5 Big Reasons to Doubt Bear Market Rallies

As an investor it can be tough to control your emotions in a volatile market, but those who are unable to do so can suffer greatly. During a bear market there are many emotions going around Wall Street, and a bear market rally can make everyone feel as if things are all better in an instant. An investor should tread very carefully during a bear market, and bear market rallies can be the most dangerous of all.

In fact during the current bear market that started in early 2008 there have been a total of four bear market rallies that have all failed. So why is the current rally any different?

Bulls argue that bank earnings are back up and TARP money is being paid off, things can only continue to improve. Bears on the other hand feel the deteriorating economy still has some ways to go and a recovery will not be seen by late 2009 as predicted.

There are 5 Reasons to Doubt Bear Market Rallies:

  1. There are often many of them – The fact is, there are a whole lot of bear market rallies during a typical bear market. Stocks are often shot higher for a very short time and then reality quickly sets back in. If you are quick to chase every bear market rally your head will likely be spinning from trying to chase stocks constantly in the down market.
  2. Rallies happen when fundamentals change – Have the fundamentals of the stock market or the economy changed? If the answer is no then you should strongly doubt a bear market rally, because it will likely be very short lived. In the long run the fundamentals of the economy will drive stocks and many bear market rallies have nothing to do with the fundamentals of the economy.
  3. Time is on your side – Time is definitely on your side when it comes to waiting out bear market rallies. Looking back historically there is no doubt that an investor is wiser to wait on the market to start back into a bull mode before buying in. You will have to pay slightly higher prices, but the risks are still much lower than they are by going all in during a bear market move.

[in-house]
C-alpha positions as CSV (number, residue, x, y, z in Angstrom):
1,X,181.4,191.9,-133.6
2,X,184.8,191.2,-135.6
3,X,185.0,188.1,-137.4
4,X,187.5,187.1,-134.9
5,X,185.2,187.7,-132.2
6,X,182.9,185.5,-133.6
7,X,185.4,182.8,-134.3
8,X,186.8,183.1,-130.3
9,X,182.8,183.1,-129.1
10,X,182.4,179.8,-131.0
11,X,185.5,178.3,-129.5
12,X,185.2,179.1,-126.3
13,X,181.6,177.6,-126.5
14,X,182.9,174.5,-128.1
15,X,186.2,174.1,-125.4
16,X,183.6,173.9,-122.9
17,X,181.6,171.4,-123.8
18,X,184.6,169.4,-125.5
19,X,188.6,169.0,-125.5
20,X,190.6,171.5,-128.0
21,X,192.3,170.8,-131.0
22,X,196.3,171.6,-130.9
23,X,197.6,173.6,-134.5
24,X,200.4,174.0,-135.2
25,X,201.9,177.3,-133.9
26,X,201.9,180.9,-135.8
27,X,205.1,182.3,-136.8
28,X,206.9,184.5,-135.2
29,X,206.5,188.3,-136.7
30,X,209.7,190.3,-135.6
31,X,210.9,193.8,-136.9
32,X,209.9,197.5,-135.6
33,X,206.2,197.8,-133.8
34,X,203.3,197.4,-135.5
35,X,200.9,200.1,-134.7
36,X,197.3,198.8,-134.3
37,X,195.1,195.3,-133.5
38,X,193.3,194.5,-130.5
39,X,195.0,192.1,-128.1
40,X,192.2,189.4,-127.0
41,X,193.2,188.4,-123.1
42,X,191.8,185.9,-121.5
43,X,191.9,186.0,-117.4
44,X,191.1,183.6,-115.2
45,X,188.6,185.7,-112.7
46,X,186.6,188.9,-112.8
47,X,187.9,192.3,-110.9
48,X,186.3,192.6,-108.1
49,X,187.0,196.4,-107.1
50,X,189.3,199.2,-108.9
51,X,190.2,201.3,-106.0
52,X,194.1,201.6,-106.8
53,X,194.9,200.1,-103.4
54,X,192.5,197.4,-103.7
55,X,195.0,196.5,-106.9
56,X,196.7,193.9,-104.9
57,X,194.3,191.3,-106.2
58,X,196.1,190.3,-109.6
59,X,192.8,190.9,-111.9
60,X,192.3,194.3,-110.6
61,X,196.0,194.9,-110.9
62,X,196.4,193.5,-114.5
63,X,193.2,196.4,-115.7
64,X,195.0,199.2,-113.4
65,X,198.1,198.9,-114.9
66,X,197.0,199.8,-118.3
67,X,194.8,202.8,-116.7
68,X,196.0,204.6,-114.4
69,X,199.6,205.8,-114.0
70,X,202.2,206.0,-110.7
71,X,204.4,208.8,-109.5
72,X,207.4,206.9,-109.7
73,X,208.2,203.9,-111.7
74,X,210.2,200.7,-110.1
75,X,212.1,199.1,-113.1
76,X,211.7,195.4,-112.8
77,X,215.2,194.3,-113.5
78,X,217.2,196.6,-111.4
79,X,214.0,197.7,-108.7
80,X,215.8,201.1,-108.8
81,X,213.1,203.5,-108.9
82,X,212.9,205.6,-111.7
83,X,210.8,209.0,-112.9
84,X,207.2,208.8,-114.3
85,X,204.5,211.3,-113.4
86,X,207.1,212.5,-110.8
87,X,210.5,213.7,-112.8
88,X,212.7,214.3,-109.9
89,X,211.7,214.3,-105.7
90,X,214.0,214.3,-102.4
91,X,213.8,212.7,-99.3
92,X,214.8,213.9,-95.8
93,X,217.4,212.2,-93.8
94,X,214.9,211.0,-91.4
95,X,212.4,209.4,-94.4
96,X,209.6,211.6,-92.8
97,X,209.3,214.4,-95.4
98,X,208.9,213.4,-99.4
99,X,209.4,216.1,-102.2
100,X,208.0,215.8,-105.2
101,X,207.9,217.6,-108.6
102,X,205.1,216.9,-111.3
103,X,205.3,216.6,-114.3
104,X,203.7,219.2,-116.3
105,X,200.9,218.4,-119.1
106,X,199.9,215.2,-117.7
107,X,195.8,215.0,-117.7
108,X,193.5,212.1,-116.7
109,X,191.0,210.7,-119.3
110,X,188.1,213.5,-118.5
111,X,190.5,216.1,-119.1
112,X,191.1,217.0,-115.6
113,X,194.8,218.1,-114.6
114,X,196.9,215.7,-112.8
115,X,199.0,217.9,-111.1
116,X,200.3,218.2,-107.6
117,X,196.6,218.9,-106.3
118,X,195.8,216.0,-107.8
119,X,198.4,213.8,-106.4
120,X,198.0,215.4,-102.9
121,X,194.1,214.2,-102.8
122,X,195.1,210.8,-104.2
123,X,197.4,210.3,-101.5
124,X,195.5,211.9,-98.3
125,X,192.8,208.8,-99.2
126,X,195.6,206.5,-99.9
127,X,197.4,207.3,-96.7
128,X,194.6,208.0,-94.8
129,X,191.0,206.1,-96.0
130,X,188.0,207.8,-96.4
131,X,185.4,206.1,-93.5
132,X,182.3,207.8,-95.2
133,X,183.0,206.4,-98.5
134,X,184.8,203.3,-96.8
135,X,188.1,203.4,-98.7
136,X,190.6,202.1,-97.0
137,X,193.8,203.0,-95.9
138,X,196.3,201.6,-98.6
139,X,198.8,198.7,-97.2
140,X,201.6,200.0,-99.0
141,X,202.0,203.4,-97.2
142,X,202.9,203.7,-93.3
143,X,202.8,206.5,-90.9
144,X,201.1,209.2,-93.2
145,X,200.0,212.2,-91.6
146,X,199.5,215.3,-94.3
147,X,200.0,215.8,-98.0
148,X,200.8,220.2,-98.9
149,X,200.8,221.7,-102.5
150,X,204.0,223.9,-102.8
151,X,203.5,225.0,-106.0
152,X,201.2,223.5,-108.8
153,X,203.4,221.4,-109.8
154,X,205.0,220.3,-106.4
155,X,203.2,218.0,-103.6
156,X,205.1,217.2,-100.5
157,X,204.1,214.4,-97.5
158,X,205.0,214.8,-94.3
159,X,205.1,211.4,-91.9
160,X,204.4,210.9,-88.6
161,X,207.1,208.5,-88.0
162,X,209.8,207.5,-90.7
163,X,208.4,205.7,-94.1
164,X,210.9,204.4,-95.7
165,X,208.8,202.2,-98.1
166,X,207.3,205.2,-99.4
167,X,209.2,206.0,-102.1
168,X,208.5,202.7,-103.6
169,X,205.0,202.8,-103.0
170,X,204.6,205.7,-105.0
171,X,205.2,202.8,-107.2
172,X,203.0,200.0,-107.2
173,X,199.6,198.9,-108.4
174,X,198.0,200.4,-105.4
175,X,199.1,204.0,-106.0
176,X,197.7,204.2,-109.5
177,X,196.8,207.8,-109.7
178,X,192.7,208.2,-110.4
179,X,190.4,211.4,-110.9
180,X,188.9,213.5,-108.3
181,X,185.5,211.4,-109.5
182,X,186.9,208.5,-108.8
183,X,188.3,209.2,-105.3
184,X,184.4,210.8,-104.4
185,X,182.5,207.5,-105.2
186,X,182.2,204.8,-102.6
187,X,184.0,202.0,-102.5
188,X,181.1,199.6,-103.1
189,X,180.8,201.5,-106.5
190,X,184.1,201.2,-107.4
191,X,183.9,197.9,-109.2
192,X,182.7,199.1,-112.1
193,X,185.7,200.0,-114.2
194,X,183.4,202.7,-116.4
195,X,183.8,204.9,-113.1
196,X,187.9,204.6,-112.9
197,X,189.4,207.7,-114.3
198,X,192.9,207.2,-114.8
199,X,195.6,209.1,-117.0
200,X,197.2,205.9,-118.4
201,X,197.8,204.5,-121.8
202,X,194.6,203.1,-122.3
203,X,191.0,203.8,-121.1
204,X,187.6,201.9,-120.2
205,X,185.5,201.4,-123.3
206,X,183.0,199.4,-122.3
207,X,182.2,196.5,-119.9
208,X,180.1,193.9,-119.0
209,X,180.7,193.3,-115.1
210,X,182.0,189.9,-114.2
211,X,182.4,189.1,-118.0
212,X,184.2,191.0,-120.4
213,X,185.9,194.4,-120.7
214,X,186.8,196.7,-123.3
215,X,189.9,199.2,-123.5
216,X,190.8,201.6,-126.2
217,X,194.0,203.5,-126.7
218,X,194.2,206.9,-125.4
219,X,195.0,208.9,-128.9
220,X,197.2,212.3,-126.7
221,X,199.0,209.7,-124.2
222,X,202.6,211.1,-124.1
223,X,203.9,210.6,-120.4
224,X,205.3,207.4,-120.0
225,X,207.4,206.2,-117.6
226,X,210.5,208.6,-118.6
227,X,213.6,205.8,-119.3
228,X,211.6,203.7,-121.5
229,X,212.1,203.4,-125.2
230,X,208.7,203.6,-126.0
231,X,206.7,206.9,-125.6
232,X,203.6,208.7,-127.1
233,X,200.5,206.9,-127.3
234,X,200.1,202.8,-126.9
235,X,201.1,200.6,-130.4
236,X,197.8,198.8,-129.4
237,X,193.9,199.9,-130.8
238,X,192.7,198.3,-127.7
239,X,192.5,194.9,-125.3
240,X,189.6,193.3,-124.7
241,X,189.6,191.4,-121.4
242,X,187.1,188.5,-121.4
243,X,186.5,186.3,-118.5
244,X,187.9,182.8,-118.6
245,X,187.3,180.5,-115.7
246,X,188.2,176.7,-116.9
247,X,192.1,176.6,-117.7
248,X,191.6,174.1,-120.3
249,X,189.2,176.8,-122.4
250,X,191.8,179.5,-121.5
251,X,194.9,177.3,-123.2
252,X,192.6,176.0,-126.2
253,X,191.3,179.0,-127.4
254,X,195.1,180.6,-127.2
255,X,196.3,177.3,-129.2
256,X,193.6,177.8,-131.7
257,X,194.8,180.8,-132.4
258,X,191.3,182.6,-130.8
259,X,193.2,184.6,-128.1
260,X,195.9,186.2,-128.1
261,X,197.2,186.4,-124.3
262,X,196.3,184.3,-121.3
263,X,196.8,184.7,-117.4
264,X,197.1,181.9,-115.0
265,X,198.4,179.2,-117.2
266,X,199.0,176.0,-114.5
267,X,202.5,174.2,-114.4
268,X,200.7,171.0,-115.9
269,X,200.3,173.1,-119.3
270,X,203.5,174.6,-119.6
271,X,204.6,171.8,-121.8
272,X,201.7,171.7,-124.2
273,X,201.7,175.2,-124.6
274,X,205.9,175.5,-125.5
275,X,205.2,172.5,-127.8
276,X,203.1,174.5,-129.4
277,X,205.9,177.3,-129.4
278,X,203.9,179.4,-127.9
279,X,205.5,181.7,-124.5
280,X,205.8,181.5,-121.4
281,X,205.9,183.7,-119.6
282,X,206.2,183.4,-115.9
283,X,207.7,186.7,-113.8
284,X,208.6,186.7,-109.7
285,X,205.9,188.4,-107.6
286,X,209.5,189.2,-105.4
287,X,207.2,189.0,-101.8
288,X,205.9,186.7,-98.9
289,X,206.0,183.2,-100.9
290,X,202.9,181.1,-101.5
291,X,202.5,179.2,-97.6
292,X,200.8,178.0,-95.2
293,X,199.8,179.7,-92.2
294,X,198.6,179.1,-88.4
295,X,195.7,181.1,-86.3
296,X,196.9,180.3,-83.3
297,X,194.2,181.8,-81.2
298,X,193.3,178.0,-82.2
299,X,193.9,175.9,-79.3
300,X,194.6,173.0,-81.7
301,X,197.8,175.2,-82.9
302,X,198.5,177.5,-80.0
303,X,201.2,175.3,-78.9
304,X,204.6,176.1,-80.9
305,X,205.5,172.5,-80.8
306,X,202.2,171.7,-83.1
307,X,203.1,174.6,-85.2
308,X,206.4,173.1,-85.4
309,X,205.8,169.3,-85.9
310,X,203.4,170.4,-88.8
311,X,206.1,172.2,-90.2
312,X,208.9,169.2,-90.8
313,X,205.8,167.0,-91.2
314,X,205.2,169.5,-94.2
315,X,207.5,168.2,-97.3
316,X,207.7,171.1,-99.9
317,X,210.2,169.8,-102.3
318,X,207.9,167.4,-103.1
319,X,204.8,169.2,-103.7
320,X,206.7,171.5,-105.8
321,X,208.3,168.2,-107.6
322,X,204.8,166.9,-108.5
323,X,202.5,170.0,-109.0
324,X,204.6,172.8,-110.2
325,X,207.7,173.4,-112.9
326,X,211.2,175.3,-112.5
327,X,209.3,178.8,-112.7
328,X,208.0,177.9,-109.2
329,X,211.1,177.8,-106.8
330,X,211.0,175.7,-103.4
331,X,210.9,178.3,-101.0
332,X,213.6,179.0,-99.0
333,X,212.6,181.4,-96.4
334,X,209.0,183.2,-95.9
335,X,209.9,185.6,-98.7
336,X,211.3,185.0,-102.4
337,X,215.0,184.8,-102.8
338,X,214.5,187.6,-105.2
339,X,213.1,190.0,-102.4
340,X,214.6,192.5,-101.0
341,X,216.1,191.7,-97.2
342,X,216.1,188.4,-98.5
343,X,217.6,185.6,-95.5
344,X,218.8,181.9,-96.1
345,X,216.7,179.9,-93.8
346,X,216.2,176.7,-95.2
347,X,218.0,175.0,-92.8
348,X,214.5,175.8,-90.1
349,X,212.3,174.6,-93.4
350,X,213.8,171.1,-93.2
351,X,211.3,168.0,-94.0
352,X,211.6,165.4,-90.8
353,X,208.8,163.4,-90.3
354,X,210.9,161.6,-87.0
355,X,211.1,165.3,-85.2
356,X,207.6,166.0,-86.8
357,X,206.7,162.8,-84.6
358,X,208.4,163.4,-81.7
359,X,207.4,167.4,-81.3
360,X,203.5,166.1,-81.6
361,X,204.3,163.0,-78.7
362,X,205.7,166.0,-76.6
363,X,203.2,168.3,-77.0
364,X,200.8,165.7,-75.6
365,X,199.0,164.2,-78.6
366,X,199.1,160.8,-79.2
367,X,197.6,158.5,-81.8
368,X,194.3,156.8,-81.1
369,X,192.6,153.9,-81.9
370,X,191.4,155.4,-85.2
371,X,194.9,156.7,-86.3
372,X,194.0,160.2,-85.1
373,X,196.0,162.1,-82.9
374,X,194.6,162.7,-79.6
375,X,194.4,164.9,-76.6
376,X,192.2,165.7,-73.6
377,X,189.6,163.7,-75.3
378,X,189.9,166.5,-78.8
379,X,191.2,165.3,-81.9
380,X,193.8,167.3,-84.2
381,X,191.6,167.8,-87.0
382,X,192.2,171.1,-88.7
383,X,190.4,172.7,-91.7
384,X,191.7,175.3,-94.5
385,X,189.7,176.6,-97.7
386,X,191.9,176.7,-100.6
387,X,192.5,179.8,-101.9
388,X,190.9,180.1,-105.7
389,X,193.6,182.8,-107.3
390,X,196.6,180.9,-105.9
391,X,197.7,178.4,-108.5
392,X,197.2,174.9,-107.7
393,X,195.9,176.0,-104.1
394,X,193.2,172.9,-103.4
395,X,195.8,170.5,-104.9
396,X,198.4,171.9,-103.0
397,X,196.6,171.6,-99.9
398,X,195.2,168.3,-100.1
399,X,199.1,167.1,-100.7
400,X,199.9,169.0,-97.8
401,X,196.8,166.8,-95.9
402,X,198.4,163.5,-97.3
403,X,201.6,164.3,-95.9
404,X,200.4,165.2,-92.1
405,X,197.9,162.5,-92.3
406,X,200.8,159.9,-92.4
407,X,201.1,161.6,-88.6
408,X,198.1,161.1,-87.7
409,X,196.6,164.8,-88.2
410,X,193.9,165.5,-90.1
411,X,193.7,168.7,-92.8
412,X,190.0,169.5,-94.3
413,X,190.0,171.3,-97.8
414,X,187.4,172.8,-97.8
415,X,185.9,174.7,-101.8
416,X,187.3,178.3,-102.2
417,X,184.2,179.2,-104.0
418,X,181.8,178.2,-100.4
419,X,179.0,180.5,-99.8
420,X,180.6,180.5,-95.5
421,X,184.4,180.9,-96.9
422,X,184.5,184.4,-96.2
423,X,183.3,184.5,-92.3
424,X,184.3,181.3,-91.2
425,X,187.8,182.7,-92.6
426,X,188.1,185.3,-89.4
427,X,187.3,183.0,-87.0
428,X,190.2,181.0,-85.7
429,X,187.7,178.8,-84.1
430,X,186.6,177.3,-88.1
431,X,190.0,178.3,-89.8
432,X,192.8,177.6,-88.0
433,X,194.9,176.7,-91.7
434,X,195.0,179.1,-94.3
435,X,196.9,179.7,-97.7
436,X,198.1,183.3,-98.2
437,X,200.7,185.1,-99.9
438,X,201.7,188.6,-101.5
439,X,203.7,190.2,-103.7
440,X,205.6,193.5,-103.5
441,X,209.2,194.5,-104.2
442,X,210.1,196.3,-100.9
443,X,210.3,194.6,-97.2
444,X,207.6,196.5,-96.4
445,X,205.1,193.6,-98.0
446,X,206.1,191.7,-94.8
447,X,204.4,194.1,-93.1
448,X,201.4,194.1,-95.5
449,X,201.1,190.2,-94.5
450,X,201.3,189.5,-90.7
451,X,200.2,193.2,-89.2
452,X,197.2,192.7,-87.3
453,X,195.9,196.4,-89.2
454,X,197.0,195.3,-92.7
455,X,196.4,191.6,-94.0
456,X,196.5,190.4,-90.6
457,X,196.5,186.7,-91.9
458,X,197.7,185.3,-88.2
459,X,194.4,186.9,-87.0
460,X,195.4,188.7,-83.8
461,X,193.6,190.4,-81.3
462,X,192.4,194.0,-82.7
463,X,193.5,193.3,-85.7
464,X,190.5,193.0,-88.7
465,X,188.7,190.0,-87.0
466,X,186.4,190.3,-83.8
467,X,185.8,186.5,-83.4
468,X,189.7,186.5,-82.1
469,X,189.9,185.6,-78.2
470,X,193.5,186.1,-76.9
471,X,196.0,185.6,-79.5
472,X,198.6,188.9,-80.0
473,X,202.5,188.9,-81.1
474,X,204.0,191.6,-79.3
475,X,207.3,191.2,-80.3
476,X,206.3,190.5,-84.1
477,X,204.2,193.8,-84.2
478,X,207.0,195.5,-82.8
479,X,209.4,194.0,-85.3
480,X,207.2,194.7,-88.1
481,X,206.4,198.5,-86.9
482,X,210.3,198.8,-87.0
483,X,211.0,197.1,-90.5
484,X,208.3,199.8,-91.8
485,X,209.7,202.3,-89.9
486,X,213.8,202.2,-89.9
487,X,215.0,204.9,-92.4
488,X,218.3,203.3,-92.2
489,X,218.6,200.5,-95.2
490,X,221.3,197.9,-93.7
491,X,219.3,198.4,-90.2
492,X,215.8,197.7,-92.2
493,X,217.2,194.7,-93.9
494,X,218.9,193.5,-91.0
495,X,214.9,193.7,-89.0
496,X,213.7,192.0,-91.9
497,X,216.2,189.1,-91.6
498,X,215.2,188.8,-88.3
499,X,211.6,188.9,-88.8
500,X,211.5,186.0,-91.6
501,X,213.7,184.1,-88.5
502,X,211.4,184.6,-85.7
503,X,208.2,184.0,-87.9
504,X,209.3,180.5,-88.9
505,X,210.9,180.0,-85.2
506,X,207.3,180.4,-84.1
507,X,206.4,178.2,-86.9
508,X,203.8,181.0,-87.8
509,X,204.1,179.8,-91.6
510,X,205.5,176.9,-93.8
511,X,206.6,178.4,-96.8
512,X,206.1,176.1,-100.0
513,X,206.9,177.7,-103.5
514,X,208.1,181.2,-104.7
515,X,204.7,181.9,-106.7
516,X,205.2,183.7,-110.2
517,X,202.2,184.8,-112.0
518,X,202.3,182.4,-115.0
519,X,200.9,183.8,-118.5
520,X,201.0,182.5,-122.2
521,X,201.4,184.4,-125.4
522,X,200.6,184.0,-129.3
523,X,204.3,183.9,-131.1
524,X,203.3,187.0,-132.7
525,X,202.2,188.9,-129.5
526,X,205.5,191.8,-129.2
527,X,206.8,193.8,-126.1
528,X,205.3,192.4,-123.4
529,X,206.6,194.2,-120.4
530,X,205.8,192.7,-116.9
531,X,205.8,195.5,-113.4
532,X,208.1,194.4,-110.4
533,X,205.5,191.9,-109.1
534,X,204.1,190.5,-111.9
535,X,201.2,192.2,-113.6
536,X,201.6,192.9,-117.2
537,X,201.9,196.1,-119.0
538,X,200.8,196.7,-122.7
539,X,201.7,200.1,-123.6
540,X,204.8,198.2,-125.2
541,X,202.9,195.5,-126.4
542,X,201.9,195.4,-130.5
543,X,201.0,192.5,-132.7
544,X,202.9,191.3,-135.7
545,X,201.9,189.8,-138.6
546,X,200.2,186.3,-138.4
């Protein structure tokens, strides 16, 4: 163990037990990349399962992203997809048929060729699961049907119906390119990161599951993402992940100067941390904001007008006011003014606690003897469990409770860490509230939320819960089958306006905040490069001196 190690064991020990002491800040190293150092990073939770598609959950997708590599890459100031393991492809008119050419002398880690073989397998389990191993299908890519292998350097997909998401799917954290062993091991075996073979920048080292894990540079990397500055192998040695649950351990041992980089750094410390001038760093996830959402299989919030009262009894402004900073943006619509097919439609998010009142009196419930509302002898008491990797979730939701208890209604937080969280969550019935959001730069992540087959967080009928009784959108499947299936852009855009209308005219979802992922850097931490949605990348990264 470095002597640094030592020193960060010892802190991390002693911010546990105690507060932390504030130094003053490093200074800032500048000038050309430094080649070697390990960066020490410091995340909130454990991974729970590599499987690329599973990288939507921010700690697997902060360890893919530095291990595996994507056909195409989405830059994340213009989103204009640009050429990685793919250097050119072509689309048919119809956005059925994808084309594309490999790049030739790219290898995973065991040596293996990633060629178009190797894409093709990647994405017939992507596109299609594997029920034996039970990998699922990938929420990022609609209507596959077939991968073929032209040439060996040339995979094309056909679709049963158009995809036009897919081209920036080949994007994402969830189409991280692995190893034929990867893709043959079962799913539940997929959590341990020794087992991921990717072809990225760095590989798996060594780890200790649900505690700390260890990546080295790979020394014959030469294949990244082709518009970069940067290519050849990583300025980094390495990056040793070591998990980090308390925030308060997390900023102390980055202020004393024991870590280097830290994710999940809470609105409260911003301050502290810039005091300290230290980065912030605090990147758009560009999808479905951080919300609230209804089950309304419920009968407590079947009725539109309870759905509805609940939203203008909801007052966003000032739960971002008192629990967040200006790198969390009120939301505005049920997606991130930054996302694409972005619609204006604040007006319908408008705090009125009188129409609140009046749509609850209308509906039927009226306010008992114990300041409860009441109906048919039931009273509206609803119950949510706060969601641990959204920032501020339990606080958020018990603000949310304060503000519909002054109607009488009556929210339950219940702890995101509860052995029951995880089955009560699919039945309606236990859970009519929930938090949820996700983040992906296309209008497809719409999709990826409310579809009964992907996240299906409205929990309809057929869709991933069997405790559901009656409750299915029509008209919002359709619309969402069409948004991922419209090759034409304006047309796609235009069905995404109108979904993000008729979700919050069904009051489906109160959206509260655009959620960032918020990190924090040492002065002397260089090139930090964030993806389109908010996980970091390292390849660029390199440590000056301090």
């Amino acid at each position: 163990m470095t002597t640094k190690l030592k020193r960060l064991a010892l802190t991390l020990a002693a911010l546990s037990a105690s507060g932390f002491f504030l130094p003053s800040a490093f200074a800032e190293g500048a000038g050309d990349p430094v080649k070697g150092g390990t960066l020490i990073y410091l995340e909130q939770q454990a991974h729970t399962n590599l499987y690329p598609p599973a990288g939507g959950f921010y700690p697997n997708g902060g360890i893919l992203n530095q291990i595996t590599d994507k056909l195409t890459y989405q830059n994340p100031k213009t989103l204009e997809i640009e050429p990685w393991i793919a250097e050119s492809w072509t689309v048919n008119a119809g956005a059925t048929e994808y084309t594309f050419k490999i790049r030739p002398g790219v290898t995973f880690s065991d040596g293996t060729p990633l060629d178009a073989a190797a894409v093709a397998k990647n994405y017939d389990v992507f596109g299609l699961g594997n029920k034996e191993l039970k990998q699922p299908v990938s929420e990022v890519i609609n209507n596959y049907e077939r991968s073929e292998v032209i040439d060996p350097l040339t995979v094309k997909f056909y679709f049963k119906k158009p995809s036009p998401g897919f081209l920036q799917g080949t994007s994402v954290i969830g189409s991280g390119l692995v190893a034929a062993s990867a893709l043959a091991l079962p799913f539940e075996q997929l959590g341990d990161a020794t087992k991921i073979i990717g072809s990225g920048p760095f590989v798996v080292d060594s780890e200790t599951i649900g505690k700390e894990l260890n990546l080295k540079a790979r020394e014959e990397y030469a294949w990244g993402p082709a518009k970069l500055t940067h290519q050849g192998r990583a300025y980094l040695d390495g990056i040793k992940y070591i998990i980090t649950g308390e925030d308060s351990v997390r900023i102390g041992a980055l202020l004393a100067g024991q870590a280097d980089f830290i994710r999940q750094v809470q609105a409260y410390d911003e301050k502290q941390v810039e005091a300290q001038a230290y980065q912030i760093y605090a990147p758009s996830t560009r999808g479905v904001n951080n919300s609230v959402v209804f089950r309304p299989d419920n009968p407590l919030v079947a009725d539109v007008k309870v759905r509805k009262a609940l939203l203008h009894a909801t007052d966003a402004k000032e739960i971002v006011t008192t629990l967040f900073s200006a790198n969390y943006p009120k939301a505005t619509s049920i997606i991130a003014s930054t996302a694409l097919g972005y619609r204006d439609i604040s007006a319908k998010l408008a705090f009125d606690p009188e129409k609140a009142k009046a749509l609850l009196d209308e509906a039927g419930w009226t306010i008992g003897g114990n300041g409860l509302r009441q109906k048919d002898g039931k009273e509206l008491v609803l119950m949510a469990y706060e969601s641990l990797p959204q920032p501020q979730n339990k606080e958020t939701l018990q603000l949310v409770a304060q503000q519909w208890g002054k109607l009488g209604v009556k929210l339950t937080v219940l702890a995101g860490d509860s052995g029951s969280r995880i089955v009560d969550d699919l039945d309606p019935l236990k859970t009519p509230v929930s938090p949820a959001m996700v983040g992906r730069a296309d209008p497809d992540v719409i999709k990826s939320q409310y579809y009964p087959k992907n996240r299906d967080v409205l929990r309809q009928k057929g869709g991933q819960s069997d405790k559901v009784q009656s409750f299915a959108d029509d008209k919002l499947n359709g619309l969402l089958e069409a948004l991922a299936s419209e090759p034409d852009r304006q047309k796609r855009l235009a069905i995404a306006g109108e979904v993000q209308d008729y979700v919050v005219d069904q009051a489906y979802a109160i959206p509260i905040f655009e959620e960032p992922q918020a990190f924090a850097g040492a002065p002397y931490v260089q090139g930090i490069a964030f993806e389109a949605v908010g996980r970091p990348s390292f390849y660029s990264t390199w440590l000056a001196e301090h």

4. Short sellers are covering – Just as a down day happens because of investors taking profit during a bull market; the same is true in a bear market. Short sellers have made a large amount of money during bear market weakness and at some point they will want to cover and lock in those healthy gains.
  5. Optimism may be too high – As an informed investor if you hear too many television talking heads calling a market bottom and saying this is the real deal, you should be very cautious about believing that this is the real thing. Bear market rallies often pick up numerous suckers who believe this is the bottom, and until pessimism reaches very low levels the bear market is usually still intact.

The bottom line is that you would be wise to be very cautious about buying into a bear market rally. Keep your emotions in check and remember that you will have plenty more chances to buy the stocks you wish to purchase.

Aaron K. Smith is a freelance writer with experience working in the mutual fund industry and writing about investing and the stock market. View all posts by Aaron.

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